I was surprised to read in my research for this meal that a lot of Jamaicans wish they'd never gone independent from the United Kingdom, missing the economic stability and lower crime of that bygone era. It turns out that this tropical island, which on the surface is about as different as possible from that European one, has a fair amount more in common with it than you would think, at least through the lens of food. The patty, for instance, is probably directly derived from the Cornish pasty. The saltfish in the national dish was introduced through English trading ships, as was the quirky and beloved starch-on-a-tree, breadfruit. Even sorrel, that cheery drink, came on slave ships from West Africa. That said, it's held on good authority that jerk meat is a homegrown creation, and in fact allspice, found throughout the cuisine as mostly a spice for savory dishes, is native to the island.
Our guest of honor was Lois, from Jamaica! We also dined with Heather, Sarah, Brian, Chris, Betsy, and Christen. Despite the fact that it looks like I was pasted in the front there, I swear I was actually there, it's the lighting.
There's plenty of disagreement over whether this drink comes from South Carolina or Jamaica, but either way, this drink is a sweet, tropical refresher. Tropical juices and grenadine (which I made from scratch by boiling down pomegranate juice and adding sugar) hook up with dark rum and a dash of bitters, and voilà. There are as many recipes as bartenders!
The word in Spanish for the flower, and the rich red drink it makes, is jamaica. So I’m not at all surprised that the island with the same name loves to drink what we call hibiscus and they call sorrel. It’s got all the color and staining power of beets, with a fruity sourness reminiscent of pomegranate without the sweetness. Accordingly, when making a drink from the dried sepals, you sweeten it after a boil and long soak, and sometimes even add other flavors like ginger and clove. I made this one fairly tart, and Lois said she liked it that way, so hooray. Just be sure to not spill any on yourself or the stain will likely not come out! Goes very well with rum, by the way.
Saltfish and ackees | Recipe
While jerk is by far the best-known Jamaican food up here, the undisputed national dish is a breakfast food that looks like scrambled eggs but is made from an oily fruit and a salty dried fish. It’s curious that, even though they’re surrounded by abundant seas, the national dish is made from long-preserved fish from Canada, but colonial legacies will do strange things. At least the fruit is quite native: ackees look a bit like oversized lychees, but aren’t very sweet. So long as you remember to soak the fish overnight, the dish is a cinch to whip together, and tastes quite a bit better than it looks or sounds. I’d definitely eat this salty, moderately greasy, and tasty plate as a hangover cure.
Patties | Recipe
A Jamaican patty is flaky, tinged yellow with curry, and traditionally stuffed with an allspice-heavy, moderately spicy ground-beef filling. I did that, as well as a vegetarian version with chorizo. As I continue to struggle with pastry, I gave up rolling out big sheets of the patty dough, and instead rolled out individual rounds, which was tedious but worked ok. The patties baked up nicely and were really quite yummy.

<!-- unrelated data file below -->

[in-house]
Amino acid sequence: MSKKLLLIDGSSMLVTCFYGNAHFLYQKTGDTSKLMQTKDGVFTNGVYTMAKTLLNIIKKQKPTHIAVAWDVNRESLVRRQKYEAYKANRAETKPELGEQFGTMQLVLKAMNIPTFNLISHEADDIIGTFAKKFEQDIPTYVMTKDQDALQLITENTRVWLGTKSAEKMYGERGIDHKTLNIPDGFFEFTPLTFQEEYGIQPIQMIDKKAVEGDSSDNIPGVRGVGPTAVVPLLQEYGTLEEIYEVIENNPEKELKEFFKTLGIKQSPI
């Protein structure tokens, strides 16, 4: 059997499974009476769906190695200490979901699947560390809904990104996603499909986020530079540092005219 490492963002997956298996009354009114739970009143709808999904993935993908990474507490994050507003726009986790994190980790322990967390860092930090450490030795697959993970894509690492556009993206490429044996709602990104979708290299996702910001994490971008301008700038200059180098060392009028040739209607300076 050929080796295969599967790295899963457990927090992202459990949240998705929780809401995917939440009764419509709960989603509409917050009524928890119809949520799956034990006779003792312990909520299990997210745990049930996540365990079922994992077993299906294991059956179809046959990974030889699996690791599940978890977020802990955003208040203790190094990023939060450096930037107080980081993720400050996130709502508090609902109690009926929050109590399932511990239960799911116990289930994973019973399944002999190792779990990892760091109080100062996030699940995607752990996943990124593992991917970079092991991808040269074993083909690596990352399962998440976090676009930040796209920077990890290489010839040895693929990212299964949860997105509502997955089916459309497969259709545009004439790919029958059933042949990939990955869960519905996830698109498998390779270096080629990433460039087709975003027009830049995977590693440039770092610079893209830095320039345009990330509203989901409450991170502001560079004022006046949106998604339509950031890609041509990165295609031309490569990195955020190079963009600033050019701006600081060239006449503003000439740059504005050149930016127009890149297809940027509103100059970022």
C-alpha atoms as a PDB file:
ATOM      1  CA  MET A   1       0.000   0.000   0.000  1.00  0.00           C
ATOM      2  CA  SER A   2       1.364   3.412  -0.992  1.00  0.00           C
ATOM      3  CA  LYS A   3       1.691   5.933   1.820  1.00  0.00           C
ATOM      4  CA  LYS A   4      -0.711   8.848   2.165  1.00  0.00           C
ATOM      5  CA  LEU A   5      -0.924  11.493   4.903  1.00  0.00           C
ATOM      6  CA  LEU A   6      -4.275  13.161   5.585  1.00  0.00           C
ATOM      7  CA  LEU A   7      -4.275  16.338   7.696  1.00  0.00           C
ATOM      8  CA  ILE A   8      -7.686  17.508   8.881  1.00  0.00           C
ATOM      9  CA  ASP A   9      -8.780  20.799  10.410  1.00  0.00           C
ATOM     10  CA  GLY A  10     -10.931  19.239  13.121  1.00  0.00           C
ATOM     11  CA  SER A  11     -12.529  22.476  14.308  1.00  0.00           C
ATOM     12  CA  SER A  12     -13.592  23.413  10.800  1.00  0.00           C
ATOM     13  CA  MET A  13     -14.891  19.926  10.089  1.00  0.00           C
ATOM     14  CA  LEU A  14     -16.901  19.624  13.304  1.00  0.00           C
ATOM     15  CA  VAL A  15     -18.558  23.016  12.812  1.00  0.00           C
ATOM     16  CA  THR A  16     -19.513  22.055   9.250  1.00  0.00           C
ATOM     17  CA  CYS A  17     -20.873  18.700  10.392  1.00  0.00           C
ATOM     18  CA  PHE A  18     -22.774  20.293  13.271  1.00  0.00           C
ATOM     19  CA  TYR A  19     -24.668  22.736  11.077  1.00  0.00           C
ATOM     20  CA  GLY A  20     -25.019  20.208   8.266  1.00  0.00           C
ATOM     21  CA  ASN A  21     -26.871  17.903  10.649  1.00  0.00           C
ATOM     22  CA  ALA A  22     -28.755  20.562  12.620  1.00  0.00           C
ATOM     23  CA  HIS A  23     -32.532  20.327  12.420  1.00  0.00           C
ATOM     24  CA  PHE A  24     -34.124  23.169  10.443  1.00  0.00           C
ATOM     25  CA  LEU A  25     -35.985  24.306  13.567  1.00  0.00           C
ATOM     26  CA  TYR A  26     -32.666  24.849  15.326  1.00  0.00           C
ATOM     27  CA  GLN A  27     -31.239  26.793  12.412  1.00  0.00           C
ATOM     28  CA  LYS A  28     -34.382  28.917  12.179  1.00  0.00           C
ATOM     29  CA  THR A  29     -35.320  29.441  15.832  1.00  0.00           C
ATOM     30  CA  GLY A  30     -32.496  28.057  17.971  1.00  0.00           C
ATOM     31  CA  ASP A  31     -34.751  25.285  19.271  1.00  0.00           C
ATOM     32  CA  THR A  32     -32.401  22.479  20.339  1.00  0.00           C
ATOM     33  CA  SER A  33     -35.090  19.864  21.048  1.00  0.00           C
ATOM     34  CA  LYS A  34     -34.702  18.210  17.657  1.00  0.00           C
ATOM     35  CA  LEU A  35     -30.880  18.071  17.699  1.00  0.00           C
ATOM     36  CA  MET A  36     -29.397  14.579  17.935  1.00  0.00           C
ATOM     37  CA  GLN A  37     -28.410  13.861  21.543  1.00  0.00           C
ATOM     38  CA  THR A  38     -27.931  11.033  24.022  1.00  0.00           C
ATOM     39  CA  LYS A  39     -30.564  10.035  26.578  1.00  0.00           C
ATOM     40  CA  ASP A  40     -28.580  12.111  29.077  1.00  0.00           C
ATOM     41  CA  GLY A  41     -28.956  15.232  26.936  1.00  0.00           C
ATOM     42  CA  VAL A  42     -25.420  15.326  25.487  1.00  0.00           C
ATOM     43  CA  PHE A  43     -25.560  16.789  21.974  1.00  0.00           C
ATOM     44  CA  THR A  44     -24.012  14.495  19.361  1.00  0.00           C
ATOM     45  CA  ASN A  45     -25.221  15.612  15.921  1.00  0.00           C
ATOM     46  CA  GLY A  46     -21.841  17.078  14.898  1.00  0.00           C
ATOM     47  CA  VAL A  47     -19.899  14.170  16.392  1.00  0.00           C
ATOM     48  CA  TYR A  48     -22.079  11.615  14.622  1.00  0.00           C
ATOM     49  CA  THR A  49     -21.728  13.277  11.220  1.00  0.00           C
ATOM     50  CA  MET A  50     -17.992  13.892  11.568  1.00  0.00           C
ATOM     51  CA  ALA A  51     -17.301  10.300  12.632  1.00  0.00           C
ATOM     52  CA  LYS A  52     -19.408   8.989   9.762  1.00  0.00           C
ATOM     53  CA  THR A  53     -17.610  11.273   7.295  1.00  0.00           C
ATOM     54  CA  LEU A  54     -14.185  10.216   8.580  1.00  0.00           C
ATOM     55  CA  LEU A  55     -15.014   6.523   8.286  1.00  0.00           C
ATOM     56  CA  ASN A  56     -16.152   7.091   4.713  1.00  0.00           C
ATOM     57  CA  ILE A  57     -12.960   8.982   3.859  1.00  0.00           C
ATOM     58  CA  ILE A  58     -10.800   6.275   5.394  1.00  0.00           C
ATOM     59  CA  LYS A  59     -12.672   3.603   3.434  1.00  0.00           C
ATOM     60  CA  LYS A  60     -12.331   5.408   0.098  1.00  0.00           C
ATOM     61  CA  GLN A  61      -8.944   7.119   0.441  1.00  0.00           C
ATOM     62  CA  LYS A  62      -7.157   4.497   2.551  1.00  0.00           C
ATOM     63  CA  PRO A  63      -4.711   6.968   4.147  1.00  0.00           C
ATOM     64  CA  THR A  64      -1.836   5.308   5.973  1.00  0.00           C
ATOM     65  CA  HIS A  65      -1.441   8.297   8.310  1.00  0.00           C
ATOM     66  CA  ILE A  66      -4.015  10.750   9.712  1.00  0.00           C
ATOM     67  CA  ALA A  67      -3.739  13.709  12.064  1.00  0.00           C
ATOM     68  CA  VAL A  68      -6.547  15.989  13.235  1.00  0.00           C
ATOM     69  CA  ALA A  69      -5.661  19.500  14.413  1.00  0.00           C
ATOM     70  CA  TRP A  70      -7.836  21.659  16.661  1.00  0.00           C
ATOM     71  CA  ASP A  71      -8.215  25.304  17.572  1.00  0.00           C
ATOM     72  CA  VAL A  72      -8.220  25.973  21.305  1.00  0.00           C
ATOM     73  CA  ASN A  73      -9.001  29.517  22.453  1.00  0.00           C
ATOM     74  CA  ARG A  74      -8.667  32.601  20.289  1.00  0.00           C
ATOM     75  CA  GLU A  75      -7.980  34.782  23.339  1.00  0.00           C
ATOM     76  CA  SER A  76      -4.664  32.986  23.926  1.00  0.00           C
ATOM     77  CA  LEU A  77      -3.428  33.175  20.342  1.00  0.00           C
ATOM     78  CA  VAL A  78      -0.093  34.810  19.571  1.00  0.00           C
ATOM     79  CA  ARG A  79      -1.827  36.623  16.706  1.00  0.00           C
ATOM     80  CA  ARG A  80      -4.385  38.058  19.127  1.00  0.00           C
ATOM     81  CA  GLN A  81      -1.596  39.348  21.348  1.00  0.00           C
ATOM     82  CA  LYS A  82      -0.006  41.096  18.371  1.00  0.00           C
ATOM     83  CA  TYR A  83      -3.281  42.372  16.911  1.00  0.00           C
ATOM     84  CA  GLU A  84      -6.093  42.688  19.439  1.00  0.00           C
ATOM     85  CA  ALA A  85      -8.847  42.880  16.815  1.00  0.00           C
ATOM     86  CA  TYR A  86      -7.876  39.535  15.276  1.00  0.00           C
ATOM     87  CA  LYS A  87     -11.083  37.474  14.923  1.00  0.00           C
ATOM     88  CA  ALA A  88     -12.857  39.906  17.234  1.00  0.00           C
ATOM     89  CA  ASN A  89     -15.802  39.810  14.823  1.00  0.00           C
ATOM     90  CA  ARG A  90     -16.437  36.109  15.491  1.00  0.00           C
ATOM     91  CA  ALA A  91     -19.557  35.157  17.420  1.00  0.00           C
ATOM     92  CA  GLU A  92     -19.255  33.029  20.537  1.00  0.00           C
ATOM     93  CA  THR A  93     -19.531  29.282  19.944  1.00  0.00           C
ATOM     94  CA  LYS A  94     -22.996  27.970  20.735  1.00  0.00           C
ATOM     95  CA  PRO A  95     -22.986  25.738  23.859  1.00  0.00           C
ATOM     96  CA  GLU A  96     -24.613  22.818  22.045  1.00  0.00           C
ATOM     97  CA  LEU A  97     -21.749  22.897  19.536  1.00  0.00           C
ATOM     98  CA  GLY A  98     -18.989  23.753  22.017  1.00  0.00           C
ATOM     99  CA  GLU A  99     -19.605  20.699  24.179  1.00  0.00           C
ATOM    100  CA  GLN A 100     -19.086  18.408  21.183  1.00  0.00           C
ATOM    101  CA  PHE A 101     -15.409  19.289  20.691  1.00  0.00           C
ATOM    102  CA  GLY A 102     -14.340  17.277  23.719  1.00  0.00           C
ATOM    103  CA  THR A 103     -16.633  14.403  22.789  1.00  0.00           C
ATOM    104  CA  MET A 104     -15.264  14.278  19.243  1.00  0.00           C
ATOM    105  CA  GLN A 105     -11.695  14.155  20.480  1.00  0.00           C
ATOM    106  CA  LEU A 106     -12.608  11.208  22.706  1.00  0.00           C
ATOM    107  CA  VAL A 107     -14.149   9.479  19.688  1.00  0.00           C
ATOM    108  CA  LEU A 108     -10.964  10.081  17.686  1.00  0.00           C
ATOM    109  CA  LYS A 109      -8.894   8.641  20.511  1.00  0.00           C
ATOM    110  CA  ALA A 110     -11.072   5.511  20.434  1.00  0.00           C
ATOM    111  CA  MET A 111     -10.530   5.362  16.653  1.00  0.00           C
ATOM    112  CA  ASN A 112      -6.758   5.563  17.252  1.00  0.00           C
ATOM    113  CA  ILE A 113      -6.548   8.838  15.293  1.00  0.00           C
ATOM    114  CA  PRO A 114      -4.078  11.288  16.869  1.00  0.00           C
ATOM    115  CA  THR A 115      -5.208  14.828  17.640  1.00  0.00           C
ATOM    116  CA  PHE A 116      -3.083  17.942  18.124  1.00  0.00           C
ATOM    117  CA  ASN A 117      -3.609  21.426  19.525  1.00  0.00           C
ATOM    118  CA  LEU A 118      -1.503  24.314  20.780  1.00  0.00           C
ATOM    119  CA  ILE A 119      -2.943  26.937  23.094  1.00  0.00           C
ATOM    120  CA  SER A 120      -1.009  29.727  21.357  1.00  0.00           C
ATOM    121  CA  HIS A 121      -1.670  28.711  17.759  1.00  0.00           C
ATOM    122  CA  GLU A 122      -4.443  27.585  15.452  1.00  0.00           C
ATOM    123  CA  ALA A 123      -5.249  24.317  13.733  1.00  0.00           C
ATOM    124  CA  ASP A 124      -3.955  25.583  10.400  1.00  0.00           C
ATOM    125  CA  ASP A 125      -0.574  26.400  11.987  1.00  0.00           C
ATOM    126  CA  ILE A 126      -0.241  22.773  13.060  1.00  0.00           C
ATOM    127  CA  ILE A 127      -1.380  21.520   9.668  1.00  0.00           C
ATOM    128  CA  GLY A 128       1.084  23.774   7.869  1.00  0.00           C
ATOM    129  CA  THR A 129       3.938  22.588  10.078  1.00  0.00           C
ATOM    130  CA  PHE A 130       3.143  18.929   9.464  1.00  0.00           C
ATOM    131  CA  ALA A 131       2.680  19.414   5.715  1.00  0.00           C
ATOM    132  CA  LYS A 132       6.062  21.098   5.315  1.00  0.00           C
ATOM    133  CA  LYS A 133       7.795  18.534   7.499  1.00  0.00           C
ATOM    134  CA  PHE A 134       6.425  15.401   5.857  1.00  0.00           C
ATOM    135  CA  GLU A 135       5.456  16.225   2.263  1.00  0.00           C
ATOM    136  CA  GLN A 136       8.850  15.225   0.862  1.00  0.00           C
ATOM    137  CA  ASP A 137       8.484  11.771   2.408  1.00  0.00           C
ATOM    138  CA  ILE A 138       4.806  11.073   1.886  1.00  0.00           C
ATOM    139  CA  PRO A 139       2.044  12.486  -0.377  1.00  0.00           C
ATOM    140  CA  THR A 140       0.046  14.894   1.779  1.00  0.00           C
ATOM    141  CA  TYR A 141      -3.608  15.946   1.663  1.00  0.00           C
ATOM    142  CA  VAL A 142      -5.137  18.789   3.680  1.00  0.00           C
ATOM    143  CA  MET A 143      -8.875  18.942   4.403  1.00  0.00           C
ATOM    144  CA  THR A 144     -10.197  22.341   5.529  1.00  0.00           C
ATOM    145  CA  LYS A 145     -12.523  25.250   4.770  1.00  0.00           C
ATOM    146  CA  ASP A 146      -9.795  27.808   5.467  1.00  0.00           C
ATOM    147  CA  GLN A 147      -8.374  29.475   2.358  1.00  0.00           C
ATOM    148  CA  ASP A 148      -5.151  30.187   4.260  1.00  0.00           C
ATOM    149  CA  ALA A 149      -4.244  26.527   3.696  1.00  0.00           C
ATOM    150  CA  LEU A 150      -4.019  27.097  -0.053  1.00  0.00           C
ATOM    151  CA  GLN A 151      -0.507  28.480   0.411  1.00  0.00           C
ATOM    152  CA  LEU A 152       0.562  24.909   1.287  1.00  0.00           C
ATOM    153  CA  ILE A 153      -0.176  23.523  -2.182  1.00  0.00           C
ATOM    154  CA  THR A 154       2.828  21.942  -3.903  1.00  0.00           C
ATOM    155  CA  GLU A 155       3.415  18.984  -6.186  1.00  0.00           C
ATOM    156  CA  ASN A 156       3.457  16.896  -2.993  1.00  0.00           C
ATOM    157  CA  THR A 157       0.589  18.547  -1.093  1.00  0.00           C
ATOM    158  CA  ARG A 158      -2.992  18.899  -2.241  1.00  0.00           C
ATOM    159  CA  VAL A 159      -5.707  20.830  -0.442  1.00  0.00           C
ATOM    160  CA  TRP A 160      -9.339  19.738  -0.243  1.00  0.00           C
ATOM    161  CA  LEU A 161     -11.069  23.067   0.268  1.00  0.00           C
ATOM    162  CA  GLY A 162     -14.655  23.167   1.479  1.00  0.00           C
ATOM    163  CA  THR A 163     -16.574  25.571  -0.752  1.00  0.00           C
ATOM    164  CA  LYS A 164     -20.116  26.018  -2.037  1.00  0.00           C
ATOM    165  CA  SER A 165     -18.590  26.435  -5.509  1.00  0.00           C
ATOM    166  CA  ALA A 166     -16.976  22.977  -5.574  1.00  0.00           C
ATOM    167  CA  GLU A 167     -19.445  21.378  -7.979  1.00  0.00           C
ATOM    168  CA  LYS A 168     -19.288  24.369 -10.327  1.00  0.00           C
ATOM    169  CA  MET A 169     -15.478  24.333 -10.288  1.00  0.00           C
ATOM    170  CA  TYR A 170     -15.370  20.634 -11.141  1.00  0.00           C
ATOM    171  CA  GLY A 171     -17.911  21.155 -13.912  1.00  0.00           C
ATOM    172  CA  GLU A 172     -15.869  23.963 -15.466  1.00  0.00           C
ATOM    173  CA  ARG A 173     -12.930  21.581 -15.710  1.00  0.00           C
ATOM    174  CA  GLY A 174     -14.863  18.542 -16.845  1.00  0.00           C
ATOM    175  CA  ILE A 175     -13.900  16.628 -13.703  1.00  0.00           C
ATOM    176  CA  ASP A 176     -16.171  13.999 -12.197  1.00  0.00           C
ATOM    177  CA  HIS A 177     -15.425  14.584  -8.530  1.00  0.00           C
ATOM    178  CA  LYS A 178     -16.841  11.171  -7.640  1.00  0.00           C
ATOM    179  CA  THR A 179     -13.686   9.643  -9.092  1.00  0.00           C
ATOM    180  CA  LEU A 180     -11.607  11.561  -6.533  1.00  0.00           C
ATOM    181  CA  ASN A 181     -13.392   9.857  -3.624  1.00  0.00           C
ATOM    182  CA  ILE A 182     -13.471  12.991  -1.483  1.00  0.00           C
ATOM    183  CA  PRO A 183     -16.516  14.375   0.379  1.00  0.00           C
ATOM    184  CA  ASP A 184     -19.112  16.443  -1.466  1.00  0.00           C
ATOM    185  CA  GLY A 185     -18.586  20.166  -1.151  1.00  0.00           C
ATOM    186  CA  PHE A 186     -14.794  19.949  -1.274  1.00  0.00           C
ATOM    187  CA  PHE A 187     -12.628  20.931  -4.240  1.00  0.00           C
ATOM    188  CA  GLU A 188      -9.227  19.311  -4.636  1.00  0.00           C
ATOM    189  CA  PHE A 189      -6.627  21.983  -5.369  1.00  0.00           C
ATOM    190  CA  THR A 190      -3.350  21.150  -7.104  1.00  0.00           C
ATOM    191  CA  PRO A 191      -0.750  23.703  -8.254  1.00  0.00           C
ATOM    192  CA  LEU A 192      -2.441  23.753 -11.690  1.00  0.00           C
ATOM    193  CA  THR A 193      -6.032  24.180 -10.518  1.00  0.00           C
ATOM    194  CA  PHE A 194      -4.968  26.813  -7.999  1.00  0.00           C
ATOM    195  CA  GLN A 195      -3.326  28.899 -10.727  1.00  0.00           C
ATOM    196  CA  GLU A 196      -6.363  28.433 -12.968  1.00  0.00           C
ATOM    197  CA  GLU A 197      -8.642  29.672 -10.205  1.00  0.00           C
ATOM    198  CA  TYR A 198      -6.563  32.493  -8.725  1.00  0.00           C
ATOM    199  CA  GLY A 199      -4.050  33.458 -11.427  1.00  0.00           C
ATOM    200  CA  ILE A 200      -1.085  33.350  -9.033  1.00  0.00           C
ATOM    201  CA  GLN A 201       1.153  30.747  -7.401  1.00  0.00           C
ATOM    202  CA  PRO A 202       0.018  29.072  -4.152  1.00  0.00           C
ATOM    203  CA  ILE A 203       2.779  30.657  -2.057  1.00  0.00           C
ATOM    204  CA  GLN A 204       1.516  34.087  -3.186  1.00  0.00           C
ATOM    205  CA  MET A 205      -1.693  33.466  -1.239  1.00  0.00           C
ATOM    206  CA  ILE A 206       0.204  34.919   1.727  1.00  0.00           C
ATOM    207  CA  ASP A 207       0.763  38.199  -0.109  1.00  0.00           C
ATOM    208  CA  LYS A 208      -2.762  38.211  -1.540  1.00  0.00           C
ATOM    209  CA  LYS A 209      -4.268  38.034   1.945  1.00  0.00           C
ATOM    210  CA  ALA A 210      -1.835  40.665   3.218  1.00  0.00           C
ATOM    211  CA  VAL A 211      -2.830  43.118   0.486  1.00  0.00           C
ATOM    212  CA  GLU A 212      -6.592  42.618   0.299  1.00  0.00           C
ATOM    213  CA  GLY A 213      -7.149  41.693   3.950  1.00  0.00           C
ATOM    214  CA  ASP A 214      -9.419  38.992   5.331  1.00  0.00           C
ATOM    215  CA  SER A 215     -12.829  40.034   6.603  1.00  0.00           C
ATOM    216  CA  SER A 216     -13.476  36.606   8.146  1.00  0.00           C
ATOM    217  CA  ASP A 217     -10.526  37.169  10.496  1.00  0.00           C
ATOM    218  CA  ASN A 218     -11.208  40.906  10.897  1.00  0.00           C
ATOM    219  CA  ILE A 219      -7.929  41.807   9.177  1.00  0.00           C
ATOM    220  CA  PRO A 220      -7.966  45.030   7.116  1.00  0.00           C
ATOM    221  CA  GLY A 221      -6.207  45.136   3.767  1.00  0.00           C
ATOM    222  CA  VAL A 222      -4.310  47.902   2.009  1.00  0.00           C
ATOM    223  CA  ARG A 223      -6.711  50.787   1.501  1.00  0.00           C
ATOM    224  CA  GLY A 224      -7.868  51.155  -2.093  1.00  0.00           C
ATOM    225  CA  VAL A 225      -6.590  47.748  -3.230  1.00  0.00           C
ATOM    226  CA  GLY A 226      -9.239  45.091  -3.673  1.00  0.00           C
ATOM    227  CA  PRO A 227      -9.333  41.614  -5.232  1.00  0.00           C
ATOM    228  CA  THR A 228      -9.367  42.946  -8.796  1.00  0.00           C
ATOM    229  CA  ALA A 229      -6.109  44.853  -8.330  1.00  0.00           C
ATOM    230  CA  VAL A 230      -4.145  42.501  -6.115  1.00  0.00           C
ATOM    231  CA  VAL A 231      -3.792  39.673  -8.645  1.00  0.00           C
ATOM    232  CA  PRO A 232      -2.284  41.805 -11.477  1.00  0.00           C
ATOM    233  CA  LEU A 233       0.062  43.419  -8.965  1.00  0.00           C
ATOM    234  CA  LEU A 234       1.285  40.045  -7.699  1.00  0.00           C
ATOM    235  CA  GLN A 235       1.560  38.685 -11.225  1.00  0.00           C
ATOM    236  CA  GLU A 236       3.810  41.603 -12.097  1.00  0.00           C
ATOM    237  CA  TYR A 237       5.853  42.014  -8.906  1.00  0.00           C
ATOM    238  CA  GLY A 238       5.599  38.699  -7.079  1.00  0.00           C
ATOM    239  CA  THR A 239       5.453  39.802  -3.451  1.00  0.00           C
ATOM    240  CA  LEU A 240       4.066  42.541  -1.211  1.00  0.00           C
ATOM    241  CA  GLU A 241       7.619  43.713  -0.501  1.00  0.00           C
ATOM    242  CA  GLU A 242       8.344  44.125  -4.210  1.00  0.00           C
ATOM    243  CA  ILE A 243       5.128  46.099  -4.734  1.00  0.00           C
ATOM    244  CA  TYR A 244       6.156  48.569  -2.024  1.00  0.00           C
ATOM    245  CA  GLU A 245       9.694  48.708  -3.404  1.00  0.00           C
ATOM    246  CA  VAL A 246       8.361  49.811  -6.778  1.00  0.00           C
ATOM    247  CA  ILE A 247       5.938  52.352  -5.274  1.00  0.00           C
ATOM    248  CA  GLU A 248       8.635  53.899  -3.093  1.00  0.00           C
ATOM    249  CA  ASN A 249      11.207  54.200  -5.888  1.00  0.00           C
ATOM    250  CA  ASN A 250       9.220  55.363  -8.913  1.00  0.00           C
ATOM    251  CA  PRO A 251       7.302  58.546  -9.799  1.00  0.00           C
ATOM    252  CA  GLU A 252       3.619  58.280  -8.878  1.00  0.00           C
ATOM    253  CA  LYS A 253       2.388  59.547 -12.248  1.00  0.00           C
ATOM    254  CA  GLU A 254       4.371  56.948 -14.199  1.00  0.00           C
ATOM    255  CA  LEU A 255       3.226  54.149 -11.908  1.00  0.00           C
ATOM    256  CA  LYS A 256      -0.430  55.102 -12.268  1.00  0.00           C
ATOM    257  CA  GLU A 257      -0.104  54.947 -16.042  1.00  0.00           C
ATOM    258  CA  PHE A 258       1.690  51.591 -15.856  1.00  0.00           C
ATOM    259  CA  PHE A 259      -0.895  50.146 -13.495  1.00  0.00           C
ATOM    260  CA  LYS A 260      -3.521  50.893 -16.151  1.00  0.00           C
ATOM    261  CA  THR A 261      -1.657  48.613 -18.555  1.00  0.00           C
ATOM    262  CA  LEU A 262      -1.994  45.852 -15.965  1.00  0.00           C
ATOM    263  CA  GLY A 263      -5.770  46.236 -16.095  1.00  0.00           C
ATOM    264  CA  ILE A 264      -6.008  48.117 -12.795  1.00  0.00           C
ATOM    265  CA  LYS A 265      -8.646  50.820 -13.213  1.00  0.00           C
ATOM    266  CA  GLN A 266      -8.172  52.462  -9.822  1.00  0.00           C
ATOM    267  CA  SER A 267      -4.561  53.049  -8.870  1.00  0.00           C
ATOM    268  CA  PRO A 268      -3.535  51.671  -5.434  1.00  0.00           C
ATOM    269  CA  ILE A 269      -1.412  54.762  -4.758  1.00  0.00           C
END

Jerk chicken | Recipe
Once you’ve whipped up the off-white marinade, heavy with onions and the classic thyme and allspice, you’ll wonder how it’ll turn into that super-dark coating that you think of when you think of jerked meat. Well, it takes patience: first for the long marinade, and then the slow grill, but darken it will. It turned out so damn well: I’m sure part of it is due to having used tender local well-raised chicken, but that long marinade just took it to beautiful, spicy, flavorful places.
Ever heard of the Mutiny on the Bounty? The ship was on a mission from the Caribbean to the South Pacific to bring back samples of the tree that grows this big, fleshy, surprisingly bread-like fruit that was rumored to be super nutritious, as cheap food for slaves. It turns out the scaly fruit is kind of a health dud, and the slaves originally refused to eat it, but it eventually became a beloved part of the cuisine of the islands. It’s easy enough to cook: just roast it whole over fire (like I did) or in an oven (if that's more convenient), and cut it open. So what’s it like? Well, it looks like one of those smooth-skinned avocados blown up to several times its size, and tastes something between a banana and an artichoke. They’re kinda hard to come by — this was the fourth Nosh for which I looked in West Indian markets for breadfruit and the first time I got them — so if you happen to see it, do yourself a favor and give it a try. I doubt you’ll develop a craving, but you probably won’t hate it either.
Turns out Jamaica has a pretty big ice-cream culture, so for my final act before selling my machine, I whipped up a few frozen treats.
I was surprised as you probably are to learn that Grape-nuts ice cream is one of the most beloved flavors in Jamaica. (Weirdly, it also is in Maine.) I can see why: there’s something about how the malt plays off the sweet and cream, and the crunch in contrast with the soft, that’s just really delightful. The mango ice cream, with a squeeze of lime, was pretty alright too, though I think the chunks of fruit were too big and got kinda icy.